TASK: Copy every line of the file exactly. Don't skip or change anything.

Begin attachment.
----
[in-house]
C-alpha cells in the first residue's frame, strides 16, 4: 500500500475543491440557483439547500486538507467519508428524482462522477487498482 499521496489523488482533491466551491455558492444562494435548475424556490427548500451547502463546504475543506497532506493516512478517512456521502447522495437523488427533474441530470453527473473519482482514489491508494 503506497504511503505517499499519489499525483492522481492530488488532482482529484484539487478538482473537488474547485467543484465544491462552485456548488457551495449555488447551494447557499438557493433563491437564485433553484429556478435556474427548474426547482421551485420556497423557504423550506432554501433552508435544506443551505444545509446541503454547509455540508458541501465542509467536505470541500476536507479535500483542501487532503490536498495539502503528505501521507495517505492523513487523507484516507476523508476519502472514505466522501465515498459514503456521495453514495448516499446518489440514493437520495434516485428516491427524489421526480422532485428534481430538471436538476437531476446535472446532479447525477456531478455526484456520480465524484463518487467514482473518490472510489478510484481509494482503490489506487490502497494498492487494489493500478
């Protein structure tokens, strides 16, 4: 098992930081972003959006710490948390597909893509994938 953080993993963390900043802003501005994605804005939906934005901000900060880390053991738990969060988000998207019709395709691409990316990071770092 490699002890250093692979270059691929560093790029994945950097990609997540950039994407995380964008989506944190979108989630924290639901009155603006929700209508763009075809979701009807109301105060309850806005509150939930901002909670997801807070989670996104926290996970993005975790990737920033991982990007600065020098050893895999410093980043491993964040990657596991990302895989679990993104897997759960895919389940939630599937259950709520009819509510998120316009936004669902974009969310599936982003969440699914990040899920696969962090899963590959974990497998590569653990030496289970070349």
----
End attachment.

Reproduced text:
[in-house]
C-alpha cells in the first residue's frame, strides 16, 4: 500500500475543491440557483439547500486538507467519508428524482462522477487498482 499521496489523488482533491466551491455558492444562494435548475424556490427548500451547502463546504475543506497532506493516512478517512456521502447522495437523488427533474441530470453527473473519482482514489491508494 503506497504511503505517499499519489499525483492522481492530488488532482482529484484539487478538482473537488474547485467543484465544491462552485456548488457551495449555488447551494447557499438557493433563491437564485433553484429556478435556474427548474426547482421551485420556497423557504423550506432554501433552508435544506443551505444545509446541503454547509455540508458541501465542509467536505470541500476536507479535500483542501487532503490536498495539502503528505501521507495517505492523513487523507484516507476523508476519502472514505466522501465515498459514503456521495453514495448516499446518489440514493437520495434516485428516491427524489421526480422532485428534481430538471436538476437531476446535472446532479447525477456531478455526484456520480465524484463518487467514482473518490472510489478510484481509494482503490489506487490502497494498492487494489493500478
């Protein structure tokens, strides 16, 4: 098992930081972003959006710490948390597909893509994938 953080993993963390900043802003501005994605804005939906934005901000900060880390053991738990969060988000998207019709395709691409990316990071770092 490699002890250093692979270059691929560093790029994945950097990609997540950039994407995380964008989506944190979108989630924290639901009155603006929700209508763009075809979701009807109301105060309850806005509150939930901002909670997801807070989670996104926290996970993005975790990737920033991982990007600065020098050893895999410093980043491993964040990657596991990302895989679990993104897997759960895919389940939630599937259950709520009819509510998120316009936004669902974009969310599936982003969440699914990040899920696969962090899963590959974990497998590569653990030496289970070349």